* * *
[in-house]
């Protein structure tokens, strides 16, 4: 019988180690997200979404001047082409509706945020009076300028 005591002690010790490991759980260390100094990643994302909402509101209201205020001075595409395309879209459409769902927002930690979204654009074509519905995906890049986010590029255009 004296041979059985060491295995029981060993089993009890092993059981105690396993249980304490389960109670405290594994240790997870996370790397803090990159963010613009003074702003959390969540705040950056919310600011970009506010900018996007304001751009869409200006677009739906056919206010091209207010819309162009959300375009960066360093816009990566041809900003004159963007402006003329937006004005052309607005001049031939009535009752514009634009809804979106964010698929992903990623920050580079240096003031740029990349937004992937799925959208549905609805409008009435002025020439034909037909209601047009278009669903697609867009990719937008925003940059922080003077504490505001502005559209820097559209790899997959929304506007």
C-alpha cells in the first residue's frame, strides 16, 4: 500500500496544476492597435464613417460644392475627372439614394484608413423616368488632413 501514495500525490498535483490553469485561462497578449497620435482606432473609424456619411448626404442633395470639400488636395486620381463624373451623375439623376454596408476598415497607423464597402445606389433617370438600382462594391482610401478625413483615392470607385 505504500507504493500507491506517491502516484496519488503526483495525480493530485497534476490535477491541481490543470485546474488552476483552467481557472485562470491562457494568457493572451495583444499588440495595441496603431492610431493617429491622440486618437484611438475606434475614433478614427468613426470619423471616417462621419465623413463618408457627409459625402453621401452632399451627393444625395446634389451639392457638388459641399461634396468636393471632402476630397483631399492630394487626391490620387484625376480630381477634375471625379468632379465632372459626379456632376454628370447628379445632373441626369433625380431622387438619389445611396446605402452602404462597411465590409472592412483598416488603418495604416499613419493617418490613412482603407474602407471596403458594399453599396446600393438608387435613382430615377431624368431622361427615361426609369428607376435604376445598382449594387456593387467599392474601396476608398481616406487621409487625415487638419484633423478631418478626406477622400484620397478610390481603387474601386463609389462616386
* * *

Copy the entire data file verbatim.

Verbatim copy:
[in-house]
């Protein structure tokens, strides 16, 4: 019988180690997200979404001047082409509706945020009076300028 005591002690010790490991759980260390100094990643994302909402509101209201205020001075595409395309879209459409769902927002930690979204654009074509519905995906890049986010590029255009 004296041979059985060491295995029981060993089993009890092993059981105690396993249980304490389960109670405290594994240790997870996370790397803090990159963010613009003074702003959390969540705040950056919310600011970009506010900018996007304001751009869409200006677009739906056919206010091209207010819309162009959300375009960066360093816009990566041809900003004159963007402006003329937006004005052309607005001049031939009535009752514009634009809804979106964010698929992903990623920050580079240096003031740029990349937004992937799925959208549905609805409008009435002025020439034909037909209601047009278009669903697609867009990719937008925003940059922080003077504490505001502005559209820097559209790899997959929304506007």
C-alpha cells in the first residue's frame, strides 16, 4: 500500500496544476492597435464613417460644392475627372439614394484608413423616368488632413 501514495500525490498535483490553469485561462497578449497620435482606432473609424456619411448626404442633395470639400488636395486620381463624373451623375439623376454596408476598415497607423464597402445606389433617370438600382462594391482610401478625413483615392470607385 505504500507504493500507491506517491502516484496519488503526483495525480493530485497534476490535477491541481490543470485546474488552476483552467481557472485562470491562457494568457493572451495583444499588440495595441496603431492610431493617429491622440486618437484611438475606434475614433478614427468613426470619423471616417462621419465623413463618408457627409459625402453621401452632399451627393444625395446634389451639392457638388459641399461634396468636393471632402476630397483631399492630394487626391490620387484625376480630381477634375471625379468632379465632372459626379456632376454628370447628379445632373441626369433625380431622387438619389445611396446605402452602404462597411465590409472592412483598416488603418495604416499613419493617418490613412482603407474602407471596403458594399453599396446600393438608387435613382430615377431624368431622361427615361426609369428607376435604376445598382449594387456593387467599392474601396476608398481616406487621409487625415487638419484633423478631418478626406477622400484620397478610390481603387474601386463609389462616386